Country Lore: Homemade Sausage How-to

Reader tips for wiser living.
By Amy Grisak
December 2007/January 2008

Making your own bulk or link sausage is easy and fun to do.

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Do you know what’s in your sausage? Many grocery store brands list monosodium glutamate, propyl gallate (a food preservative) and corn syrup solids. If these aren’t the ingredients you want on your menu, make sausage yourself. It’s also a good way to utilize lesser quality meat, or to improve the sometimes strong flavor of wild game.

Making fresh sausage is simple. It’s a matter of grinding the meat and adding spices. If you like links, you can invest in mechanized sausage stuffers that transfer the ground meat from a hopper through a funnel to the sausage casing.

Pork and beef are the most common meats for homemade sausage making, but wild game lends itself well to the process. When using deer or elk meat, add 20 percent or more pork trimmings to enhance the flavor and texture of the finished sausage.

The beauty of making your own sausage is you can make it as spicy or mild as you desire — load it with garlic or give it a strong flavor to stand out in any dish. If you’re not sure what spices you like, packaged sausage seasonings are an excellent way to start. After mixing the spices in the meat, fry up a small amount and taste before freezing or stuffing it in the casings. Sporting goods stores, such as Cabela’s, sell sausage making supplies. And there is a wealth of information on sausage making at

Meat grinders come in all shapes, sizes and price ranges. A hand-cranked grinder clamps to the counter or table and runs on elbow grease. There are attachments for kitchen mixers, as well as industrial meat grinders that can process more than 600 pounds of meat in roughly an hour.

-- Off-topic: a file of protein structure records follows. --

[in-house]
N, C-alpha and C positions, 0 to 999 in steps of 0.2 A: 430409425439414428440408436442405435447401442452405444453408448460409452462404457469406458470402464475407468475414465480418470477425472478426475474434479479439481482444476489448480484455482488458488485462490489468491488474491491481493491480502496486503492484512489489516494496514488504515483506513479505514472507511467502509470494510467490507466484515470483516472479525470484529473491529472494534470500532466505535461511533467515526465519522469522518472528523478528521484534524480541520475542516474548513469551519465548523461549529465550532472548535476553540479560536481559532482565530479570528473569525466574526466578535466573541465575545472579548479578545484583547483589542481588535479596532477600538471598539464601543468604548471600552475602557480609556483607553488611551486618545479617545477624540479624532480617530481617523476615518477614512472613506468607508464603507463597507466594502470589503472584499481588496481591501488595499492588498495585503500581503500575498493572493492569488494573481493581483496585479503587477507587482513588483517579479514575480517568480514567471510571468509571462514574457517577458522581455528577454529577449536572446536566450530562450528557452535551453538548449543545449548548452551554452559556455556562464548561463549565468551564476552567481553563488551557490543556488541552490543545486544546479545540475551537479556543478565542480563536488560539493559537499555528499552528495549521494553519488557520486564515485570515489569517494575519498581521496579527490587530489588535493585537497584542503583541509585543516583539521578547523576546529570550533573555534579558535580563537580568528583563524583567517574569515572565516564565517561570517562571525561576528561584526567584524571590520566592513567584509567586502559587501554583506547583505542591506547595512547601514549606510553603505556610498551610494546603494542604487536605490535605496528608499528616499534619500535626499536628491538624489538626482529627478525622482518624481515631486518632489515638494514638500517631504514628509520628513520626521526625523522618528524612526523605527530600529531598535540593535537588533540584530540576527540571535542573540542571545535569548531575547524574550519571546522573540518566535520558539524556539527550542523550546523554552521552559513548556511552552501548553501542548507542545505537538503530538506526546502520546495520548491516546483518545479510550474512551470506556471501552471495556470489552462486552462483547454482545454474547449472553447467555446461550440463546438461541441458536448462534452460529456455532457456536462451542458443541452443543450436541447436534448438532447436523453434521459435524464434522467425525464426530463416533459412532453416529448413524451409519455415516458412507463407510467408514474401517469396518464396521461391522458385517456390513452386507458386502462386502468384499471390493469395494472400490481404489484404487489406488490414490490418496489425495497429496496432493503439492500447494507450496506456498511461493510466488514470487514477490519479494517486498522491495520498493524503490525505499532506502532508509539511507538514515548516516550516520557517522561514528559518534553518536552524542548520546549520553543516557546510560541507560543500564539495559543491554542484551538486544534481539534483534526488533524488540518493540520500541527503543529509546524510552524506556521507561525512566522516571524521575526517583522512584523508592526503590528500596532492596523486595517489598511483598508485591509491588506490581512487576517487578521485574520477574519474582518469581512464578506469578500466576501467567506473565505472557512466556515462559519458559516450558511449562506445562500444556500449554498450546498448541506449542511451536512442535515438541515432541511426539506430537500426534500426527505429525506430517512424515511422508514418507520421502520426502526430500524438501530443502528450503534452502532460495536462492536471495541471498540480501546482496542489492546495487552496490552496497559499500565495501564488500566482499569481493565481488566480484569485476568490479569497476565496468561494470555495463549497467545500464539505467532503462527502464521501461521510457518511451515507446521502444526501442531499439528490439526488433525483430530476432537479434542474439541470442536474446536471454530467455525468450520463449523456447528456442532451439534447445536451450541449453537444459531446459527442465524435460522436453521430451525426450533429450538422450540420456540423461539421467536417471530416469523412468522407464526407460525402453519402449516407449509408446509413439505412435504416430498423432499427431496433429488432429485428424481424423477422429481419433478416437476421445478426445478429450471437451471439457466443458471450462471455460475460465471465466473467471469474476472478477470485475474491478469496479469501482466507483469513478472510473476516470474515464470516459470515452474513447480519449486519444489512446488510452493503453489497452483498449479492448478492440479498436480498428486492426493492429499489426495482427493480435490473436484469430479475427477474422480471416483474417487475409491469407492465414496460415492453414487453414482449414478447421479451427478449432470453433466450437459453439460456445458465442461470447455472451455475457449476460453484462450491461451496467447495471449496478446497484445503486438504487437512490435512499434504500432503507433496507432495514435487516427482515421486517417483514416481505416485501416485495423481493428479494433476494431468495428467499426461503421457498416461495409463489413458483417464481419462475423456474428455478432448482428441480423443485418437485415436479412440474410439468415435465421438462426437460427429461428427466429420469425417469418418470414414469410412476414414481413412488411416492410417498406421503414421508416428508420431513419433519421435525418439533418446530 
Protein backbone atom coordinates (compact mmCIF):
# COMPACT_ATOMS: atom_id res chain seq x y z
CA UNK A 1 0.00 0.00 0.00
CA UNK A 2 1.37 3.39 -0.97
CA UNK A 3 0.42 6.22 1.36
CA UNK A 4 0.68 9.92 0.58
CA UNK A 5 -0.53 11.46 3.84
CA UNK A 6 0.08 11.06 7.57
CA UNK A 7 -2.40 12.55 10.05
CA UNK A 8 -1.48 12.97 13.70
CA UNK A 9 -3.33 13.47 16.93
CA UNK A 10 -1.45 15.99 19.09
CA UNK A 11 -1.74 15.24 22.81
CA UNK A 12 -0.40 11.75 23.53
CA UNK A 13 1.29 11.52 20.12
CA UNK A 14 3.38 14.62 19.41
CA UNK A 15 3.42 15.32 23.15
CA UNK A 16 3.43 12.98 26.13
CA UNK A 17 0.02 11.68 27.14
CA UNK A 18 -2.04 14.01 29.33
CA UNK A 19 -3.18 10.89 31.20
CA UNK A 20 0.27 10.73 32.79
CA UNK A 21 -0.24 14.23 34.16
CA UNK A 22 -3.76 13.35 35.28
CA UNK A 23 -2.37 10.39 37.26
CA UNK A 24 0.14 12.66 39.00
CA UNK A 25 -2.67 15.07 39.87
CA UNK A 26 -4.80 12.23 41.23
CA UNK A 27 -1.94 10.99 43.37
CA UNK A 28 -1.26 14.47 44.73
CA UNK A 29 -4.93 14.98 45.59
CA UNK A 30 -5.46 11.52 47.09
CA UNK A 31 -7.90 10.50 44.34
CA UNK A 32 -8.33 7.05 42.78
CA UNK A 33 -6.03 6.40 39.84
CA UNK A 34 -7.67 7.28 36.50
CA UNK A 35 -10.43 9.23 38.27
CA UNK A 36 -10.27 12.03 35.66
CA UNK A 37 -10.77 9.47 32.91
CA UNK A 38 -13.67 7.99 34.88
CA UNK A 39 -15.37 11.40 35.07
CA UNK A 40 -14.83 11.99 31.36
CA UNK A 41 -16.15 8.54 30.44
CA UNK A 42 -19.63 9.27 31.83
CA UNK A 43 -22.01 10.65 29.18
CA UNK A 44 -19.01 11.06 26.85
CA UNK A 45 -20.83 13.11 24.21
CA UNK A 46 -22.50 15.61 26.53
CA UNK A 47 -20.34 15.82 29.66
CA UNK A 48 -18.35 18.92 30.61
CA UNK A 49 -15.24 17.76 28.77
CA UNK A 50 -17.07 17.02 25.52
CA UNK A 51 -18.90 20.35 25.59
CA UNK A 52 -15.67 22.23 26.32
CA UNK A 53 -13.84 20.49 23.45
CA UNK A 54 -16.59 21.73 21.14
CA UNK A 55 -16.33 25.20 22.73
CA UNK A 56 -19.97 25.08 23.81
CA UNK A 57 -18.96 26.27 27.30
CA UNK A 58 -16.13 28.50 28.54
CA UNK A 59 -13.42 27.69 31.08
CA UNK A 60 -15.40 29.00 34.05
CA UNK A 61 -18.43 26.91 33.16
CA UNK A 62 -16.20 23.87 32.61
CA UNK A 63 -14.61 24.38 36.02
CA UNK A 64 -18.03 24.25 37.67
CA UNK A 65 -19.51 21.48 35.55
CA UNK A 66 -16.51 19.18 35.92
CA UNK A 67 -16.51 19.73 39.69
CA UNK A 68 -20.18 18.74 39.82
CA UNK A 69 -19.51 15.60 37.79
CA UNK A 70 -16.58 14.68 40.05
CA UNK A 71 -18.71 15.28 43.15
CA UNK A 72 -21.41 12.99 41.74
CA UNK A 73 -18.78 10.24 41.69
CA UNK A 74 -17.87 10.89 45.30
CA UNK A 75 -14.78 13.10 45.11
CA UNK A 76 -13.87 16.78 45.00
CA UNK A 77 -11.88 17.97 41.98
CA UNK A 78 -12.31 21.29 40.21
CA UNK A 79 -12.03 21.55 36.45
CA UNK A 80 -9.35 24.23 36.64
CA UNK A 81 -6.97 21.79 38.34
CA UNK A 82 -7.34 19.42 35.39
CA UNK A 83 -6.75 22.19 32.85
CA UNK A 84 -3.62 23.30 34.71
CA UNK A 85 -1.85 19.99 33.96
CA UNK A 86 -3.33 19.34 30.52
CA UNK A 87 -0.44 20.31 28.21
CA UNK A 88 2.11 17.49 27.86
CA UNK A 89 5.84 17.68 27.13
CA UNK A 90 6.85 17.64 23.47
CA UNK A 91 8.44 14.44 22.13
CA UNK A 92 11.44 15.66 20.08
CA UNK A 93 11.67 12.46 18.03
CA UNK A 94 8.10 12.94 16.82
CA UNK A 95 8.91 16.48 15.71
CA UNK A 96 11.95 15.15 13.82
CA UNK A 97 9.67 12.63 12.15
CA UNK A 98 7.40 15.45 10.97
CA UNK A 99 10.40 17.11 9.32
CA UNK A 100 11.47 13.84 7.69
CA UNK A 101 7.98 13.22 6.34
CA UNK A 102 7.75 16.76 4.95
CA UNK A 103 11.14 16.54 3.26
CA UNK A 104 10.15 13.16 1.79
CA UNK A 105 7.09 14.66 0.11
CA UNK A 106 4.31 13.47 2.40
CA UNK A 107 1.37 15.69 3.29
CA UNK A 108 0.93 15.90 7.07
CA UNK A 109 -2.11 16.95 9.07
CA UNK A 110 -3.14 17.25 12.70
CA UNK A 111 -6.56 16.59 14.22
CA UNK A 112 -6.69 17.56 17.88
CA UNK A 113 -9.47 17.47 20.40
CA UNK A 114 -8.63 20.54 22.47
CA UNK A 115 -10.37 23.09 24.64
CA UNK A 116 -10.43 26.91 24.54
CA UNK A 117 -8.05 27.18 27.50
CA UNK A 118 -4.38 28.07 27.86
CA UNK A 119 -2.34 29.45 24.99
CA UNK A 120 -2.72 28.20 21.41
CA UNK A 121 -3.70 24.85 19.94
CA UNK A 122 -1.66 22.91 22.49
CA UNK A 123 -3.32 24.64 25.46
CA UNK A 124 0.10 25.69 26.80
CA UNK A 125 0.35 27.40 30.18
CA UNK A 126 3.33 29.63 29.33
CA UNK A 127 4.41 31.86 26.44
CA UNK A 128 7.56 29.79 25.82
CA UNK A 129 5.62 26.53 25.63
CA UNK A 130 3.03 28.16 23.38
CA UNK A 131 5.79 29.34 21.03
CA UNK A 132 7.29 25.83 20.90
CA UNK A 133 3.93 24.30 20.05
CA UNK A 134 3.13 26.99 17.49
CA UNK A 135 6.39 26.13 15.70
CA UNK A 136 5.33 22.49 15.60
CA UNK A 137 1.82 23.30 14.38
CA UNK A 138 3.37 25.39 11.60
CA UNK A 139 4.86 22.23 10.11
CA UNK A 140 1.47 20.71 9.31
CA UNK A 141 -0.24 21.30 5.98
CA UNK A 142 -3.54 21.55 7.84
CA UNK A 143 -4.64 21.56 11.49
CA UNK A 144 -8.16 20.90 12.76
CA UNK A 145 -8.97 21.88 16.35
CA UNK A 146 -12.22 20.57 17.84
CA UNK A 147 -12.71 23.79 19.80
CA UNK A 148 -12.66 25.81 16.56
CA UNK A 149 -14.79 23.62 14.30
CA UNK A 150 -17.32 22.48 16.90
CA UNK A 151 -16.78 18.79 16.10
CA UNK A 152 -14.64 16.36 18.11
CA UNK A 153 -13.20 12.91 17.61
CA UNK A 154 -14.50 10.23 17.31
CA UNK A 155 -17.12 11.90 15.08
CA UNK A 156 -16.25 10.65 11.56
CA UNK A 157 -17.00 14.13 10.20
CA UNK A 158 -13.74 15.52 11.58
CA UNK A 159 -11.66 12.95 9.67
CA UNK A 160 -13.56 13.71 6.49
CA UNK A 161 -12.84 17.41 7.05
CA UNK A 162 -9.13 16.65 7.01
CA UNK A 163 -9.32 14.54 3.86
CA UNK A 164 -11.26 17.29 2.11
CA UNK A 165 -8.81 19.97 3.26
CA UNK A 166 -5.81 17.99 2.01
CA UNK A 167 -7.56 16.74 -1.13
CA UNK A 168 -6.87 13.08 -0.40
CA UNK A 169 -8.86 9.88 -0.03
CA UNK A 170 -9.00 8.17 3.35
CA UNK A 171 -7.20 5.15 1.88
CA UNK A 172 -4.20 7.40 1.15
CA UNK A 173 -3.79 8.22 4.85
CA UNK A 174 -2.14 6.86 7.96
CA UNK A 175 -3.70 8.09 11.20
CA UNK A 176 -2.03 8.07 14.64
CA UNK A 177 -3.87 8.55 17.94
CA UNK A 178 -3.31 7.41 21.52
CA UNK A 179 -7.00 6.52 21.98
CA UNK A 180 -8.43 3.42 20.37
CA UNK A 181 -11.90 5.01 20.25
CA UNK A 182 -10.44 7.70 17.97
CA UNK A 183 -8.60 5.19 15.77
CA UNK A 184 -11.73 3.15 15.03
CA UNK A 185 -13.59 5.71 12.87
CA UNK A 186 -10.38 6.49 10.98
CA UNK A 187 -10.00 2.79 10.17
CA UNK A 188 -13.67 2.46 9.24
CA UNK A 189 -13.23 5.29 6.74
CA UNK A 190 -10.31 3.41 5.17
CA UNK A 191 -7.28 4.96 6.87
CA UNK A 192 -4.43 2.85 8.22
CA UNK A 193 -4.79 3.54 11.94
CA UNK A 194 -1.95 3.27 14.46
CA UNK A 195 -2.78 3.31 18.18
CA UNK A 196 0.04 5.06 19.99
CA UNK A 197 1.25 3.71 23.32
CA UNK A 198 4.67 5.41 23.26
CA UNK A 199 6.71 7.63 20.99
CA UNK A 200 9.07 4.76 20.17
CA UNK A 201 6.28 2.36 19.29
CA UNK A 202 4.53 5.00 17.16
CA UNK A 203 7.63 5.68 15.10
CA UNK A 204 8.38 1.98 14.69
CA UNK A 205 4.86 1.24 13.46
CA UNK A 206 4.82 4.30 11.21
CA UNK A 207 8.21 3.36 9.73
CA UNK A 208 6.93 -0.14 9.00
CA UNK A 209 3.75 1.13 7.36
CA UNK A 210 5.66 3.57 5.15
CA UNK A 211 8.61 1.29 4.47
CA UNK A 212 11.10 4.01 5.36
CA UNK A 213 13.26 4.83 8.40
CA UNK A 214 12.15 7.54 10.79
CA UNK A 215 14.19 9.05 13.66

Natural or artificial casings can be used in home sausage making. Natural casings provide a more traditional texture to the sausage. They are preserved with salt, and keep almost indefinitely in the refrigerator. Soak them at least 30 minutes prior to using them to make them pliable, and rinse well before stuffing. Artificial casings are often made of cellulose or collagen. Their greatest benefits are they’re uniform in size, stronger than natural casings and less likely to break during stuffing.

The key to long freezer life is an airtight wrap. Snugly wrap the sausage in cellophane before packaging in waxed freezer paper. Be sure to thoroughly cook the raw sausage.

Here are two of my family’s favorite sausage recipes.

Hungarian Sausage

5 pounds pork shoulder, ground
4 cloves garlic, pressed
1 1/2 tbsp salt
1 tbsp sweet paprika
1 tbsp hot Hungarian paprika
1 tbsp black pepper

Italian Venison Sausage

4 pounds deer or elk, ground twice
1 pound pork trimmings, ground
4 cloves garlic, minced
1 tsp dried thyme
1 tsp cayenne pepper
1 tbsp parsley flakes
1 tbsp fennel seeds
1 tsp black pepper
1 tbsp salt

—Great Falls, Montana

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Post a comment below.


1/1/2009 7:36:42 AM
Pork has much more fat content than beef or venison, and straight venison is way too lean to hold alone. I sometimes add cheap bacon cuts, as I don't have pork trimmings on hand most of the time. Suet is also extremely fatty, so it is a good choice, too.

12/2/2007 12:19:17 PM
When making sausage do you have to use pork trimmings or can you use beef or venison? Also what is the reason for using "suet"?

12/2/2007 12:16:57 PM
When making sausage do you have to use pork trimmings or coa you use beef or venison? Also what is the reason for using "suet"?

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